A leader speaks up. But this is where I really have trouble. I feel like a burden and I’m not here to make enemies. So, if I shut up and let people do things the way they always do them, I can’t possibly be hated. That’s how bad rejection feels for me. I don’t feel like a leader. I just feel like I’m floating and hoping things work out. I somehow hope that people will just read my mind without my communication. I just hope they will figure out what to do.
Another word with a negative connotation is “imposter.” No one likes an imposter. I’m sure many of you are familiar with “imposter syndrome.” This is a terrible way of thinking in which the sufferer cannot objectively see that they’re qualified for whatever it is they do. They can only see their own failures and only come to the conclusion that they are frauds. They’re often confused about how they achieved a promotion or workplace success. Their ultimate fear is that they will be found out.
I know this is something that affects me. A good indication that you may be suffering imposter syndrome is when, on a regular basis, people see your potential and recognize your skills before you do. And even then, there’s no guarantee you’ll ever be satisfied with your performance. You could win a golden award and still wonder how you got there. And because you can’t see that your own skills and hard work rendered you successful, you automatically assume it was happenstance and that you’re just a fraud that somehow got lucky.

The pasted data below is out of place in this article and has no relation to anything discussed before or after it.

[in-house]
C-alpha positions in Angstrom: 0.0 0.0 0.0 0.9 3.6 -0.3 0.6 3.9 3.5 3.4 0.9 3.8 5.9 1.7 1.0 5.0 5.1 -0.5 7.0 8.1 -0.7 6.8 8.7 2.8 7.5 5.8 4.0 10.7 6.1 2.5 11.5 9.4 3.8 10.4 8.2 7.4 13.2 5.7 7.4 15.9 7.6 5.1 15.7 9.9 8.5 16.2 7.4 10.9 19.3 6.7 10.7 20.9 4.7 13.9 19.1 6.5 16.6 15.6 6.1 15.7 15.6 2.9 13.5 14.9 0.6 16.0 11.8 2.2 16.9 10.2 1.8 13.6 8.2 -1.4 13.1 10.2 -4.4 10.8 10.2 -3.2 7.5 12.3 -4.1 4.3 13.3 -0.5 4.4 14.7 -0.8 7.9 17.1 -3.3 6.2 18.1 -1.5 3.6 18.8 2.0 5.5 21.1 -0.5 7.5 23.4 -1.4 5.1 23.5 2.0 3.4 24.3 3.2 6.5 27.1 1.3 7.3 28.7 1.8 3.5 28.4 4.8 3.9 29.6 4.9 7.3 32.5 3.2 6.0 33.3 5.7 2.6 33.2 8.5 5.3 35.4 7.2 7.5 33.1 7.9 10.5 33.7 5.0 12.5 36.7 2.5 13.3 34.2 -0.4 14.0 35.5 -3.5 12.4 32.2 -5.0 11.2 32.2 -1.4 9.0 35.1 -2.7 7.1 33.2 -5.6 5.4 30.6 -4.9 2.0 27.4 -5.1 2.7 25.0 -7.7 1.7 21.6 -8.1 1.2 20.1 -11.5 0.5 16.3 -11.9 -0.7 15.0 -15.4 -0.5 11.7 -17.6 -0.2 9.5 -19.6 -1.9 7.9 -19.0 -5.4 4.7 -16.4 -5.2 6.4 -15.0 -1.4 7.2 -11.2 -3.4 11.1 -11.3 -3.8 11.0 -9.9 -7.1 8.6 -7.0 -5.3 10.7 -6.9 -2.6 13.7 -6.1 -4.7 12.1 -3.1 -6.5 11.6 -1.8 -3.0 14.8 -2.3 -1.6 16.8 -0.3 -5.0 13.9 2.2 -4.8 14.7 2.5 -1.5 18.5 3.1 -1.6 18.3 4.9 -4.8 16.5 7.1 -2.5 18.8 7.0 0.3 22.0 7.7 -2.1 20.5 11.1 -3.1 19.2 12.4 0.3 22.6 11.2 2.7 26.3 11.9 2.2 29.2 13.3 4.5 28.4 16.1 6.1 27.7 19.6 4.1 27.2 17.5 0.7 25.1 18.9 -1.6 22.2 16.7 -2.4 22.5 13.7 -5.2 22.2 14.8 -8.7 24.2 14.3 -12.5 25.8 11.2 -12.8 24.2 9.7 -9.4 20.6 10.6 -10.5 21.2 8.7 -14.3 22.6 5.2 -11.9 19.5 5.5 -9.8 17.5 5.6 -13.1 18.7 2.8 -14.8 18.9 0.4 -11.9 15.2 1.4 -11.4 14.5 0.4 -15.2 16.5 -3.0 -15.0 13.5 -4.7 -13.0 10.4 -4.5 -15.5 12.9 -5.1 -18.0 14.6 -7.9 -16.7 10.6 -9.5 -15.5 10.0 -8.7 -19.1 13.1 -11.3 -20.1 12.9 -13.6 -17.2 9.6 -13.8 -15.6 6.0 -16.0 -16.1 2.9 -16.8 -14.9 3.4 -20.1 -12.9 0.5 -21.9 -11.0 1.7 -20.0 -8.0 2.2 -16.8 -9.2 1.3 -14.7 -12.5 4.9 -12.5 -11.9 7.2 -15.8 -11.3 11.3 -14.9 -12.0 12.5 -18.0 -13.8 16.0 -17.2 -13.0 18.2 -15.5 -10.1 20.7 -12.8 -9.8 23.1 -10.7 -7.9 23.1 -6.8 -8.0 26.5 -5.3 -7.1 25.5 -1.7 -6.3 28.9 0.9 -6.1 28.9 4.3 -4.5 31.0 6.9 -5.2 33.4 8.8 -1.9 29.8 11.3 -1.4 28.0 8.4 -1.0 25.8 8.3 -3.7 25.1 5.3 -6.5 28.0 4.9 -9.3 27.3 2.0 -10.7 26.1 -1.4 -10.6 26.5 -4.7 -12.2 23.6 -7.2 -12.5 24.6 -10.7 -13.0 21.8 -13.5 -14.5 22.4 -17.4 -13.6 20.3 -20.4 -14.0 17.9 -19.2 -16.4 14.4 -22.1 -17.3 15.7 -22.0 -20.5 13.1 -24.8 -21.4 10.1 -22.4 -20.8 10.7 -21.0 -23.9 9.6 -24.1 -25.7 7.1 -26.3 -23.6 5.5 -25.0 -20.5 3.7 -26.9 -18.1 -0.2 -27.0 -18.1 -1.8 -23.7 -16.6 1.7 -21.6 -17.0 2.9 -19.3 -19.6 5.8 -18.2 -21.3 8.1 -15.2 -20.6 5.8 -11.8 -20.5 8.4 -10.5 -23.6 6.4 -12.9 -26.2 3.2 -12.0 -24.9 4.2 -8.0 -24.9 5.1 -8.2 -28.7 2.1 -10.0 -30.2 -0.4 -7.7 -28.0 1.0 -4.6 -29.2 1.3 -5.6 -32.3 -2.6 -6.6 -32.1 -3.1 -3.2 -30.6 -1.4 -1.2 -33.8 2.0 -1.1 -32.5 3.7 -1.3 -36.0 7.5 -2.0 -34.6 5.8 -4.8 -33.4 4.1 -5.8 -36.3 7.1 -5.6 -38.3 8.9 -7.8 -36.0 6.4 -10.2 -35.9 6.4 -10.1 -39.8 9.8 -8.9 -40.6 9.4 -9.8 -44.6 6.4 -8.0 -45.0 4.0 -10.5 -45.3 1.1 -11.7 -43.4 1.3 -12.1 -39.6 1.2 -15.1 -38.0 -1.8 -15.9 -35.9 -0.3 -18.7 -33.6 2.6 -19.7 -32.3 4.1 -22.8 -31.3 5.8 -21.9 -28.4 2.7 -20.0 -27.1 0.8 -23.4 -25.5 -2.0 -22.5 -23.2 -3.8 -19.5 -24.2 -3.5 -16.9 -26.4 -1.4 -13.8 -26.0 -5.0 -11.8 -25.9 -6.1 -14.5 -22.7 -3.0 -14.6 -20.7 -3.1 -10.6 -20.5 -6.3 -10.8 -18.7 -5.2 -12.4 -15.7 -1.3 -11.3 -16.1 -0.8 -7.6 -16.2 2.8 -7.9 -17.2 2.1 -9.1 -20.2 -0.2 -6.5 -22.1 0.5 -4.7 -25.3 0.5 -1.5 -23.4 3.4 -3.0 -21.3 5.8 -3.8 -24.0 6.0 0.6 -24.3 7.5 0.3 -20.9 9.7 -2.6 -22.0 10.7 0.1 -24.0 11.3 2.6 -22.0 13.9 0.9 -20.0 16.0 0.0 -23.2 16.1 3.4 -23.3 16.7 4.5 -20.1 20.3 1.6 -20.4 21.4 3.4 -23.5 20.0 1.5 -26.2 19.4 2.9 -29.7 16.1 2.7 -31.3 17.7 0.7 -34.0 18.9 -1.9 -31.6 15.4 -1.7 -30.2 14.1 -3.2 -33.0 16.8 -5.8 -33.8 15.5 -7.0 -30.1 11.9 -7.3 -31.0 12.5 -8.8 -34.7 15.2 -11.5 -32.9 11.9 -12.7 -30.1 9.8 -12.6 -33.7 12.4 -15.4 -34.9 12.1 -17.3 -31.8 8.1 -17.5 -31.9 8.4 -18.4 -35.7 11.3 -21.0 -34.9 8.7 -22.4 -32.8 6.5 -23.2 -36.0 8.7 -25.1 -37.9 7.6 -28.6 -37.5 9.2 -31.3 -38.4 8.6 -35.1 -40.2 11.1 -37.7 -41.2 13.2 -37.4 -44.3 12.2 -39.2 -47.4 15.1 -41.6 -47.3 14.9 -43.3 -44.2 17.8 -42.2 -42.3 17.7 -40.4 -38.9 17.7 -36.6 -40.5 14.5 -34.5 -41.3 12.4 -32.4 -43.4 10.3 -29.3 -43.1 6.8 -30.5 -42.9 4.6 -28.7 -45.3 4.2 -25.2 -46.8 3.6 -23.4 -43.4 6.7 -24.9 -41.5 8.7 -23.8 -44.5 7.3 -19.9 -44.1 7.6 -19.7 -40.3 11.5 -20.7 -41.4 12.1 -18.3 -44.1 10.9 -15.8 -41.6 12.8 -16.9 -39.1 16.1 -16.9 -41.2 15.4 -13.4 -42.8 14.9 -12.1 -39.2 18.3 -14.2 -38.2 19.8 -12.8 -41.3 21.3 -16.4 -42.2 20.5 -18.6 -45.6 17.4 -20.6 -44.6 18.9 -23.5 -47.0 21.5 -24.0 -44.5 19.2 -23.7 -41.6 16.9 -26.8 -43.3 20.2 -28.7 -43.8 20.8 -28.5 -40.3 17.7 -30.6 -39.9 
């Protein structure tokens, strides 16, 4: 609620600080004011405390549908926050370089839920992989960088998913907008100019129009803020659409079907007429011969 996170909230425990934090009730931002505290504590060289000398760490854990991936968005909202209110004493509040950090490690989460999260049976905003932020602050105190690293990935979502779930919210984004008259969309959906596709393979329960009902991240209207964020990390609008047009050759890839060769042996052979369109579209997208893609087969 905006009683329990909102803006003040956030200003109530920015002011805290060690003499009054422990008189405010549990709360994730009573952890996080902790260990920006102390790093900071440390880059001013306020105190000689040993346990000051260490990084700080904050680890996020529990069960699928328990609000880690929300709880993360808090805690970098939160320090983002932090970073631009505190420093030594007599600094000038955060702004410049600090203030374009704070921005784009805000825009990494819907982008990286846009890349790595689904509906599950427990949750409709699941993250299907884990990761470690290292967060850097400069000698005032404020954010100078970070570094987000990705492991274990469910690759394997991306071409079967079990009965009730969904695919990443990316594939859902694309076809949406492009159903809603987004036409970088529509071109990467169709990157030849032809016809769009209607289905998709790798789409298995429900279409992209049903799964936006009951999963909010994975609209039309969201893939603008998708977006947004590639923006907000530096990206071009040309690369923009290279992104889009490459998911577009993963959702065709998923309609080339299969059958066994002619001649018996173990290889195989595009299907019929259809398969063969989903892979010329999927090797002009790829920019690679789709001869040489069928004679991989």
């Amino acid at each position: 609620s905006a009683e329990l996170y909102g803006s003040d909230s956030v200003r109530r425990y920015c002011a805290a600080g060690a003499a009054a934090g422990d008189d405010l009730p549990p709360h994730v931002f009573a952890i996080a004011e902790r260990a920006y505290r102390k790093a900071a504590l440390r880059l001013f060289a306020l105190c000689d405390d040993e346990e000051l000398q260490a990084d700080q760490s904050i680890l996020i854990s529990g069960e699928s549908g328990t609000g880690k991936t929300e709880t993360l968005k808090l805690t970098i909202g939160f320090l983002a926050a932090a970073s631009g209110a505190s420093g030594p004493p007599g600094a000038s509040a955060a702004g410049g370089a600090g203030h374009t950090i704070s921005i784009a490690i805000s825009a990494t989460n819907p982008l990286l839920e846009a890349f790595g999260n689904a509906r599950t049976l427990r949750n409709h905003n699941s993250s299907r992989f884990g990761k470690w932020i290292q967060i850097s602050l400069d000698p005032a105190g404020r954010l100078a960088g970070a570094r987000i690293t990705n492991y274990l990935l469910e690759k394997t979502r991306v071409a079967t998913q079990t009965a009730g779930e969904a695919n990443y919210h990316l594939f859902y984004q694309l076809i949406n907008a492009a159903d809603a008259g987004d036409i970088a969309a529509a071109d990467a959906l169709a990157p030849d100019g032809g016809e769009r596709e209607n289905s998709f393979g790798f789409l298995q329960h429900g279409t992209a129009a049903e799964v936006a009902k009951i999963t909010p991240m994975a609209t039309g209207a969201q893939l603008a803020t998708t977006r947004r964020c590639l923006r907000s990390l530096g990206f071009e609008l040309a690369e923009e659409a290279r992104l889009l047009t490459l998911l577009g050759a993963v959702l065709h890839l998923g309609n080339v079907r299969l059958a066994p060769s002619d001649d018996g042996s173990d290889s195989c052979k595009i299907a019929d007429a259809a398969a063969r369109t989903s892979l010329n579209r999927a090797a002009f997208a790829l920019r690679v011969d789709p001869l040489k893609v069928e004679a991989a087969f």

Due to imposter syndrome, the one suffering cannot establish an objective reality about their own status and performance. So, the cycle just repeats. I can know this intellectually, but it doesn’t take it away. Feelings are more powerful than left-brain thoughts.
So, this is my chance to be objective. I survived three days. I did do at least some things right. I felt, that at certain times, I had found my flow.
The struggle is now to speak up and act more like a leader. The issue is that I have always struggled with “soft skills” or people skills. It is not in my nature to tell people what to do. It feels like an infraction. It feels like I don’t have permission. The other issue is one of stability. My job does become high-pressure. Timing and accuracy are key, but both of those factors suffer multiple times per day. In the frenzy of just trying to put the pieces back together, my anxiety shoots up. I then have short-term memory problems. I get clumsy and careless. I can’t speak in a calm way. My eyes widen.
So, it’s a battle between my imposter self and objective reality.